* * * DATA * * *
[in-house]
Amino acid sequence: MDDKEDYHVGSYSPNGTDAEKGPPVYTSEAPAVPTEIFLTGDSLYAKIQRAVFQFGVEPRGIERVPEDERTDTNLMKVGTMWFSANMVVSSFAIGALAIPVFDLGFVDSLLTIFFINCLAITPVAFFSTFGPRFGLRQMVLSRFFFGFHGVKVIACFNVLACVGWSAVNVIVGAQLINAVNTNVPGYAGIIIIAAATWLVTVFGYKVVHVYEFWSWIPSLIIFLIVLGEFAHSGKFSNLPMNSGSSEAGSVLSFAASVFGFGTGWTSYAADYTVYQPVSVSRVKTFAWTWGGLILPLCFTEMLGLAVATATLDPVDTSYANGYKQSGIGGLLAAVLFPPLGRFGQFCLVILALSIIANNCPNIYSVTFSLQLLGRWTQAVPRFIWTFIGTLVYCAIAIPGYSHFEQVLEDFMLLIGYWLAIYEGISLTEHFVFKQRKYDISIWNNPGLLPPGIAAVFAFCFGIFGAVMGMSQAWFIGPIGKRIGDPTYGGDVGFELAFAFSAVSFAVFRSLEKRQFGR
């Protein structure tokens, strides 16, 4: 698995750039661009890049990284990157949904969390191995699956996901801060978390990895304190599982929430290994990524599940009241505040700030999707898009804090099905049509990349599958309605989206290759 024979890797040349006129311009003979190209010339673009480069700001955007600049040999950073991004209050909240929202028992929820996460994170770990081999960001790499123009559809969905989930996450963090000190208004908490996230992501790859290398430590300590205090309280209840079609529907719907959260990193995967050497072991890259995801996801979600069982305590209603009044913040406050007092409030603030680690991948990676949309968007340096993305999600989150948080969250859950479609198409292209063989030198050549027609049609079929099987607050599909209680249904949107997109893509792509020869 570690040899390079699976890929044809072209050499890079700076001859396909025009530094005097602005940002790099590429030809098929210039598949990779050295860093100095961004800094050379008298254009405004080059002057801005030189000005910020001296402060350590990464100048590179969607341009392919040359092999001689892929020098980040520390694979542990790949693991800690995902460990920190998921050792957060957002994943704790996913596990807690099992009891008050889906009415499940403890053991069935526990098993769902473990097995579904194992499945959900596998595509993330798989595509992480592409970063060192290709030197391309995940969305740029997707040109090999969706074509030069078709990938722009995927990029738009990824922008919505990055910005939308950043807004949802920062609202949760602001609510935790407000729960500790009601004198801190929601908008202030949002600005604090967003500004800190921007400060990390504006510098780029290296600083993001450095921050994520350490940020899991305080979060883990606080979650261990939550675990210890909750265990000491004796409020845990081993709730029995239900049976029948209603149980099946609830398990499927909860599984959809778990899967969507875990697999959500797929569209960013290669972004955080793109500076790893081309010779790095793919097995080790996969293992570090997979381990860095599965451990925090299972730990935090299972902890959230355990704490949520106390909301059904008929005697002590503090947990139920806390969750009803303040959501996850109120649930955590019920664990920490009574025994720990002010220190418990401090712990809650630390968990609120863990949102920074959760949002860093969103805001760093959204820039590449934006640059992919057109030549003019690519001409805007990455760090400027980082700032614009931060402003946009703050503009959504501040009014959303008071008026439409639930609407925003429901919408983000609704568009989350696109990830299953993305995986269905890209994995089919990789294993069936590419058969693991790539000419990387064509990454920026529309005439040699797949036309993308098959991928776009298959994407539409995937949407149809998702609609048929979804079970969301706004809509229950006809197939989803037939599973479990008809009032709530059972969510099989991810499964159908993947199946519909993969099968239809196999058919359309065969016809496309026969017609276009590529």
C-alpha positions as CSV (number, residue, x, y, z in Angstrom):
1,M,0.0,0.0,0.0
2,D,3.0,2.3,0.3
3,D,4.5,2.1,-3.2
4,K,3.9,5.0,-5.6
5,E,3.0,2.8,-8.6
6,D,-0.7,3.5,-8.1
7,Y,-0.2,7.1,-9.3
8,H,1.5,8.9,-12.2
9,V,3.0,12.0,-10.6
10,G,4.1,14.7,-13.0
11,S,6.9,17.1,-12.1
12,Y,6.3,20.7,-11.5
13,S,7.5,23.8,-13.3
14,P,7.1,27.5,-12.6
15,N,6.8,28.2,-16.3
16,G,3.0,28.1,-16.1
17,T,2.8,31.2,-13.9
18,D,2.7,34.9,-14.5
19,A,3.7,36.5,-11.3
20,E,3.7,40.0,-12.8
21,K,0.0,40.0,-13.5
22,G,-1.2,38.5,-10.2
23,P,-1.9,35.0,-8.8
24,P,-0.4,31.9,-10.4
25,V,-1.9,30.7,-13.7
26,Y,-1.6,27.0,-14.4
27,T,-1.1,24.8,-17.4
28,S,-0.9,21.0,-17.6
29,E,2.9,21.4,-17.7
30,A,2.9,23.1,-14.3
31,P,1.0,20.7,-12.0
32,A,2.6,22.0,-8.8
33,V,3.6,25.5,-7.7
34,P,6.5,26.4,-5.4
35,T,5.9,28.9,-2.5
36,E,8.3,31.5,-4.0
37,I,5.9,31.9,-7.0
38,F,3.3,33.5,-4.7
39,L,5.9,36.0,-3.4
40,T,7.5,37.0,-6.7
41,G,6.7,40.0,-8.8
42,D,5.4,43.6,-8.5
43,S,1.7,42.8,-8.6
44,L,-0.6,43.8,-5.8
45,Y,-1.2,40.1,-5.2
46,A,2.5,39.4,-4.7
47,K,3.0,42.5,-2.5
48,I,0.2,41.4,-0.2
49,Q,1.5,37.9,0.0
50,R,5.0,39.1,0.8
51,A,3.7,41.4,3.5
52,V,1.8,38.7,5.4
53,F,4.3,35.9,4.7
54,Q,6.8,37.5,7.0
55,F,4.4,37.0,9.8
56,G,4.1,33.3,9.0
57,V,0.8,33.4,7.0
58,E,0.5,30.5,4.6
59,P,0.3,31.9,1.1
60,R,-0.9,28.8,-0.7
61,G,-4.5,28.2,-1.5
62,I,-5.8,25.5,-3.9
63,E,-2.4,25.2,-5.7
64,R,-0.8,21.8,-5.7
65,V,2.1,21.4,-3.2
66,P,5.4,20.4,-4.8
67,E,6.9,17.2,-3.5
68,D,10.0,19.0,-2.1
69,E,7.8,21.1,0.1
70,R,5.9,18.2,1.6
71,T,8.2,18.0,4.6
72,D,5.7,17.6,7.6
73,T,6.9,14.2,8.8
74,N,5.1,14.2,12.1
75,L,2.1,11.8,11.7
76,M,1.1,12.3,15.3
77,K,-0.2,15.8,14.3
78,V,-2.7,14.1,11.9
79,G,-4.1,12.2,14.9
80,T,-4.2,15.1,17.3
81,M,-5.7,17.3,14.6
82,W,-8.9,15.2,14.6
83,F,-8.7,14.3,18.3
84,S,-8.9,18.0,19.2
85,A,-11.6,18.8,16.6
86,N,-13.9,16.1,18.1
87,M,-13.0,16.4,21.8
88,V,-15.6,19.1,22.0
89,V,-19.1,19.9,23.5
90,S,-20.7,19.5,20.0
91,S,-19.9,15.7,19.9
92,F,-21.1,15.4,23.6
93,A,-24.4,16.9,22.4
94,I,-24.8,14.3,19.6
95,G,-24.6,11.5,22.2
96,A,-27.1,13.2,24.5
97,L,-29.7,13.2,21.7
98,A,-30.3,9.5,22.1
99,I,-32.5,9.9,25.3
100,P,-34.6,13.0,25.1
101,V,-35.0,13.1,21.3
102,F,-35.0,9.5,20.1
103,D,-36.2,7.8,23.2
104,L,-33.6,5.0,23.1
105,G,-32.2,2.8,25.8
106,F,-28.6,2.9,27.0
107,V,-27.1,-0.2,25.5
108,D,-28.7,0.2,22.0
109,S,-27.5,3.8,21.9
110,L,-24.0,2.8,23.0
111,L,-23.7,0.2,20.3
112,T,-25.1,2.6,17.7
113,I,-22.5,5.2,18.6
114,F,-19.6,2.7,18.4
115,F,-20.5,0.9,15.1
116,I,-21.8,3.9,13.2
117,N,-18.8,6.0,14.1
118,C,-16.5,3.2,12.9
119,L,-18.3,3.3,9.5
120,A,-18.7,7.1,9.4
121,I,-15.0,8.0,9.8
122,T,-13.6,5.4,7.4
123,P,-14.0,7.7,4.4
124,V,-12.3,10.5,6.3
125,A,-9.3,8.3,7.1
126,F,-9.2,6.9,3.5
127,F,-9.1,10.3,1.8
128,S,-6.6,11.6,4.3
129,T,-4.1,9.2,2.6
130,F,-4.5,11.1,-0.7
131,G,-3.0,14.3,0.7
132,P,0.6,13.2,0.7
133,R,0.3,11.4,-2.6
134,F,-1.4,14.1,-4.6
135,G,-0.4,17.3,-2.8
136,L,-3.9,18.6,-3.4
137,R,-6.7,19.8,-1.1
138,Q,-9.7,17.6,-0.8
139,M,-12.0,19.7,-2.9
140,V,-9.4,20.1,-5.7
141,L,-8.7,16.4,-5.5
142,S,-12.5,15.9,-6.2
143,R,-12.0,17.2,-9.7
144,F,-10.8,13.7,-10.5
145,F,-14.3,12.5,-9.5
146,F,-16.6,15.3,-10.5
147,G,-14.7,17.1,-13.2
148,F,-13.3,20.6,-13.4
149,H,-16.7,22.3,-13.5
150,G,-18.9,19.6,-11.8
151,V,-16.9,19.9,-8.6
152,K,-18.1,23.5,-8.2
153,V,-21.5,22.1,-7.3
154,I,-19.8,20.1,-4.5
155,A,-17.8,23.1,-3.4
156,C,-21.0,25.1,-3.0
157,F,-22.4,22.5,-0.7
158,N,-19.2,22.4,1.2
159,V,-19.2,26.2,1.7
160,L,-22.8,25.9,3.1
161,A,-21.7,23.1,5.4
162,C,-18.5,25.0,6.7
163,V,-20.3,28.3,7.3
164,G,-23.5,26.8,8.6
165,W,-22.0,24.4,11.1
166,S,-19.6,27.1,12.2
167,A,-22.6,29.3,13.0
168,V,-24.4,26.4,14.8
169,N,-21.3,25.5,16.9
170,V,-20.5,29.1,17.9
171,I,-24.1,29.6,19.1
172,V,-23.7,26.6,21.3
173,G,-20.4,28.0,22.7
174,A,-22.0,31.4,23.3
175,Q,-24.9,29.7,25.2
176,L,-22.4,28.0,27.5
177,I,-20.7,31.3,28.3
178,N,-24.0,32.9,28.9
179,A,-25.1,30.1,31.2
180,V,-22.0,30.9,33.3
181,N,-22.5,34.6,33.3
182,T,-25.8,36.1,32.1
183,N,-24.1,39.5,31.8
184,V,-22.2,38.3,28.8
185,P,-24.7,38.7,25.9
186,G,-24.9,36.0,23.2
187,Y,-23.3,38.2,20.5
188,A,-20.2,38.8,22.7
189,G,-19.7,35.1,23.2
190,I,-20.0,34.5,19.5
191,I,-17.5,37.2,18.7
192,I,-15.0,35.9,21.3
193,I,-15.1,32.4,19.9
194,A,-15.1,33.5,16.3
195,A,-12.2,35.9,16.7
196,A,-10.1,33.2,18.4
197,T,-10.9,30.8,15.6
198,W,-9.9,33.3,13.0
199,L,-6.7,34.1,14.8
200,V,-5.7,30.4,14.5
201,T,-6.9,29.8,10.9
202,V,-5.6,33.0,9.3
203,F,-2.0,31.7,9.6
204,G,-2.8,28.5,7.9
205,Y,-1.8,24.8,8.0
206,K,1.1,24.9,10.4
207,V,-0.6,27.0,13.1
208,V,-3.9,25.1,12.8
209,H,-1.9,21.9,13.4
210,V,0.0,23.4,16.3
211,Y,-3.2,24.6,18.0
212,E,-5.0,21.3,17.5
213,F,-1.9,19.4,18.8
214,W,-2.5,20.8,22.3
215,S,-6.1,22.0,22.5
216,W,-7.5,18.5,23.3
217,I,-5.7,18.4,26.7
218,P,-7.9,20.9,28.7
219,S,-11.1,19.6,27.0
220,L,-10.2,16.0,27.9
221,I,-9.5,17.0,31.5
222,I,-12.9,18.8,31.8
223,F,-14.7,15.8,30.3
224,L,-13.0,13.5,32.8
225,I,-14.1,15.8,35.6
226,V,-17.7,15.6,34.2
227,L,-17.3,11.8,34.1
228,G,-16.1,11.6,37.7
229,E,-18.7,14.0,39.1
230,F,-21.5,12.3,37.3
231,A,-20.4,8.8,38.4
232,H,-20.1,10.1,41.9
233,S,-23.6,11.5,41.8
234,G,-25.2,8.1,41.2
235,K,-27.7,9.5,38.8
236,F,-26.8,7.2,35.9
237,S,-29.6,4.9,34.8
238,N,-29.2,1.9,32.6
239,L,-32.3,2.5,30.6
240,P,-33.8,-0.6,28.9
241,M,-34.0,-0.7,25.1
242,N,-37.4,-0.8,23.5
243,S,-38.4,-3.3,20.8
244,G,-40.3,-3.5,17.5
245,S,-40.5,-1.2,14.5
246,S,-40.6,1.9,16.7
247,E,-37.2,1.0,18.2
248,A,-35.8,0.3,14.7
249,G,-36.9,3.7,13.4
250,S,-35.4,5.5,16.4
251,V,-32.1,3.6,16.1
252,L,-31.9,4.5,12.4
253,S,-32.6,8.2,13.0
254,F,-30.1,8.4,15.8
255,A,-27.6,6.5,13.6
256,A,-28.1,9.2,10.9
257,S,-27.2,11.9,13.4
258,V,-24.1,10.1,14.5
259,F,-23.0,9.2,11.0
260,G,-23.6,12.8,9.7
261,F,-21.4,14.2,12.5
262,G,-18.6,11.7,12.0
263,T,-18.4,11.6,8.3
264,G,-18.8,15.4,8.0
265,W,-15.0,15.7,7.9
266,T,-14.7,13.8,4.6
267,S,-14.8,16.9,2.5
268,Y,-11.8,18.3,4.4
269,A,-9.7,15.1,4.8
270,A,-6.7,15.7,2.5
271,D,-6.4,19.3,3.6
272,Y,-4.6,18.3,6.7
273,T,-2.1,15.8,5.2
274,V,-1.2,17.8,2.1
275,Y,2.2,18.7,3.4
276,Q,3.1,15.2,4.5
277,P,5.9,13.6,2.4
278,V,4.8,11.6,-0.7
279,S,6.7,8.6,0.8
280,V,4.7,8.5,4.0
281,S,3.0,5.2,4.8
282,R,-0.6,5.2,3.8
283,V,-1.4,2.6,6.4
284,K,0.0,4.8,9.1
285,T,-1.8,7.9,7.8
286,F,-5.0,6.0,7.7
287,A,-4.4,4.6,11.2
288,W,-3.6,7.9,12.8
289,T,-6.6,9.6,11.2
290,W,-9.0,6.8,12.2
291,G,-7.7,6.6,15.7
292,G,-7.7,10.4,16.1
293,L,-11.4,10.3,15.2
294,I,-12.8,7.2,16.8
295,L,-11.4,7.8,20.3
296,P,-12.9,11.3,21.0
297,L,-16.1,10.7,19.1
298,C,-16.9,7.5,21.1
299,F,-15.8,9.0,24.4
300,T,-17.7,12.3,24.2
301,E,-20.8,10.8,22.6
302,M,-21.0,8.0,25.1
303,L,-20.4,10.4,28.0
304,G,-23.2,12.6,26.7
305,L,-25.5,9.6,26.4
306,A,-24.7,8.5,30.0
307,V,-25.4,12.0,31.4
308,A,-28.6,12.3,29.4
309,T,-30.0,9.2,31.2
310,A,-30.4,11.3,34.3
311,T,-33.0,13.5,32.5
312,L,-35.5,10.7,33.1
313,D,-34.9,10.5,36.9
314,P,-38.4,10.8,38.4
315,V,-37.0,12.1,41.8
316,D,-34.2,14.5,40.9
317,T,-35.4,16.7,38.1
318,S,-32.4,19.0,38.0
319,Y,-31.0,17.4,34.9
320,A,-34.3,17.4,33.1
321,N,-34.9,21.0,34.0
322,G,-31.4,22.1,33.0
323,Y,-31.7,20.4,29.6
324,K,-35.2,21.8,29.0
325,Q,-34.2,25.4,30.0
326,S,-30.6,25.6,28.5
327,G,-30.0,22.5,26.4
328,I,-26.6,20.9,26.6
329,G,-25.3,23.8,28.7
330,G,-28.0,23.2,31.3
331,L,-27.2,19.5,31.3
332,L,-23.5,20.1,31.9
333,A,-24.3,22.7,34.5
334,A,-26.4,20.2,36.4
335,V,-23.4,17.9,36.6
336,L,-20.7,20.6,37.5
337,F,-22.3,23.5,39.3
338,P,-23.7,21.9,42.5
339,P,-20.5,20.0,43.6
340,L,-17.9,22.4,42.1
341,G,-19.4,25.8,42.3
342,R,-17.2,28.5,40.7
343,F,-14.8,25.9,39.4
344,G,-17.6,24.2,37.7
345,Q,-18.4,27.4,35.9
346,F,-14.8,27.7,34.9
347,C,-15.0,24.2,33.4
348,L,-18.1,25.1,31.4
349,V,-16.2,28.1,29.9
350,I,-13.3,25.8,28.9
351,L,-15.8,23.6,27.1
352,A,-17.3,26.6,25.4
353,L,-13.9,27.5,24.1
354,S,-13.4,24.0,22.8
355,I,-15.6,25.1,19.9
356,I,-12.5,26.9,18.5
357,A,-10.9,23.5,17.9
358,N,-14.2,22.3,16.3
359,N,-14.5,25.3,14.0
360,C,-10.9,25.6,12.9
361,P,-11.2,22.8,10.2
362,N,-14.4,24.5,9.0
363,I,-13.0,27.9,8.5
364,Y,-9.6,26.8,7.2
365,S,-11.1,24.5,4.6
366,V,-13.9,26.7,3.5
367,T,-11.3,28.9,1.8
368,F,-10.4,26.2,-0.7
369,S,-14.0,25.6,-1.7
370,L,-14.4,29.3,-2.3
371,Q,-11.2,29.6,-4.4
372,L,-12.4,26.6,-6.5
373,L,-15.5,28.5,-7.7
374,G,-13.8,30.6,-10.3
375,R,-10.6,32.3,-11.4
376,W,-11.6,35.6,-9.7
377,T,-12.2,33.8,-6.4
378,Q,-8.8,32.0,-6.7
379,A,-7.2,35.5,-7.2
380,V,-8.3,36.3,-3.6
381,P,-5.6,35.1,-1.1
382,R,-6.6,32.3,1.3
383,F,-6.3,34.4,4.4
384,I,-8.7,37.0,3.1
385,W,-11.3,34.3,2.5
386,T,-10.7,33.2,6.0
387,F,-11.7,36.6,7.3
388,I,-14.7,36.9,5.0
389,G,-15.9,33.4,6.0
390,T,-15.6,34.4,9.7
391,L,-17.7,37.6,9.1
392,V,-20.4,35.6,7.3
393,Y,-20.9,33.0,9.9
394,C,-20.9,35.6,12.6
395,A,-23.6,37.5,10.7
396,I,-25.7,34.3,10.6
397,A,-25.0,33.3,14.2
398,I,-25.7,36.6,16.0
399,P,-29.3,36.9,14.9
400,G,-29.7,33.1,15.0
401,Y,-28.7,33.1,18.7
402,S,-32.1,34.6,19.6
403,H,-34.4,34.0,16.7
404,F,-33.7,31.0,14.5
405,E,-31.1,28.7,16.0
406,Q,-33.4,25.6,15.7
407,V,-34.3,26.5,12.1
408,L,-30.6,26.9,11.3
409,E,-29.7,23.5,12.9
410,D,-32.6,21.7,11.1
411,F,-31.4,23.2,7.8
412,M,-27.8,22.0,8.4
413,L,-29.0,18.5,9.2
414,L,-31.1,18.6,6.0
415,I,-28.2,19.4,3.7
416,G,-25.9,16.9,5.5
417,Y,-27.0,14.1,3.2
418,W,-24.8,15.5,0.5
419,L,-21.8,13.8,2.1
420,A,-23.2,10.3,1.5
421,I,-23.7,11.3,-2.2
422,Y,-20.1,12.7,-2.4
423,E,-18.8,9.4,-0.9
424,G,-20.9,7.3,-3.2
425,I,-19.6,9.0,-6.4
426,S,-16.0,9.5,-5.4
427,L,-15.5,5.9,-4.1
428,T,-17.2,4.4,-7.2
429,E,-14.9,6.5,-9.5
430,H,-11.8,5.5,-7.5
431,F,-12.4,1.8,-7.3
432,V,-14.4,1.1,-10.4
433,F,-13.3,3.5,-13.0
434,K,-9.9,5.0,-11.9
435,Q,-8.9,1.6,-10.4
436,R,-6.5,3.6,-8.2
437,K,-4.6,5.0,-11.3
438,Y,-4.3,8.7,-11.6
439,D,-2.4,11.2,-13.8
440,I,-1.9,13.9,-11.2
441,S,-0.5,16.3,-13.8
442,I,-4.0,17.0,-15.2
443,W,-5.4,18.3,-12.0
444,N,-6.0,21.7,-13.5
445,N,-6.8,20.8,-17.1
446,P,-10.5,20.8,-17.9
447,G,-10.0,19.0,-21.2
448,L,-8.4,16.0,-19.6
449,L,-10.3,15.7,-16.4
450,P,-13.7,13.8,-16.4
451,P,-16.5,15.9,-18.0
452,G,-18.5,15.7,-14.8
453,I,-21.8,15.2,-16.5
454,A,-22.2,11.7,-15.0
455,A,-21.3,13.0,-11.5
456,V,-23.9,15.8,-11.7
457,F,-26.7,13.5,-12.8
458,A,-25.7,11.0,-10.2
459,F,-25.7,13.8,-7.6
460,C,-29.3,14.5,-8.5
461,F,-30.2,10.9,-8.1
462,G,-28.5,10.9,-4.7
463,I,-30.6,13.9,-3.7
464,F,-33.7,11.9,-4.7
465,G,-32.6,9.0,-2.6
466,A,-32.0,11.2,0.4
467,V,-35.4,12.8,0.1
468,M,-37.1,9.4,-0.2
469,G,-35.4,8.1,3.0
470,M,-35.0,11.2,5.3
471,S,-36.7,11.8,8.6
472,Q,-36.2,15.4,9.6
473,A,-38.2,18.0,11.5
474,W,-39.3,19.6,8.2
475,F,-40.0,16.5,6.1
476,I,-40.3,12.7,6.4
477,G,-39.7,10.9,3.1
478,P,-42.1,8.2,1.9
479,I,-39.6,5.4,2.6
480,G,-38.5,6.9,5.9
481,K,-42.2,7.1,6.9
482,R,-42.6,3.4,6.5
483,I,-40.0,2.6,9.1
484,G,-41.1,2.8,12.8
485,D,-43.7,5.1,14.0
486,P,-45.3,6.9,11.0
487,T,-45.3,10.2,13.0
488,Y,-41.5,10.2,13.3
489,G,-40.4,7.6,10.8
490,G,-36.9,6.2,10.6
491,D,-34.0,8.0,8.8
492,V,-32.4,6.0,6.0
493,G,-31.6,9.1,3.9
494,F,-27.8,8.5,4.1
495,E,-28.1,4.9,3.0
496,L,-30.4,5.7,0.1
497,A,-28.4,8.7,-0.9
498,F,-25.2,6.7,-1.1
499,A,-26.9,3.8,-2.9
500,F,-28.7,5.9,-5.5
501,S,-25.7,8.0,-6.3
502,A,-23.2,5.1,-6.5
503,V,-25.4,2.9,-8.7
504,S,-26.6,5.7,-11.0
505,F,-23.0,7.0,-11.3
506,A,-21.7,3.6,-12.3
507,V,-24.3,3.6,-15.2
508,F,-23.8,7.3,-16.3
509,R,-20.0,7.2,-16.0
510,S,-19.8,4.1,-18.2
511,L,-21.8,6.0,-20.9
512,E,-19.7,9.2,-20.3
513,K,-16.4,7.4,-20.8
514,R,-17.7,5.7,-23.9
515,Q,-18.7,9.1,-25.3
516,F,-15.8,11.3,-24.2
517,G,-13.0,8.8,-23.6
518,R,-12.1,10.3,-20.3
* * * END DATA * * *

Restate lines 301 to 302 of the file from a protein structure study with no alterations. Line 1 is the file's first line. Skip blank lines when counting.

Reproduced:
297,L,-16.1,10.7,19.1
298,C,-16.9,7.5,21.1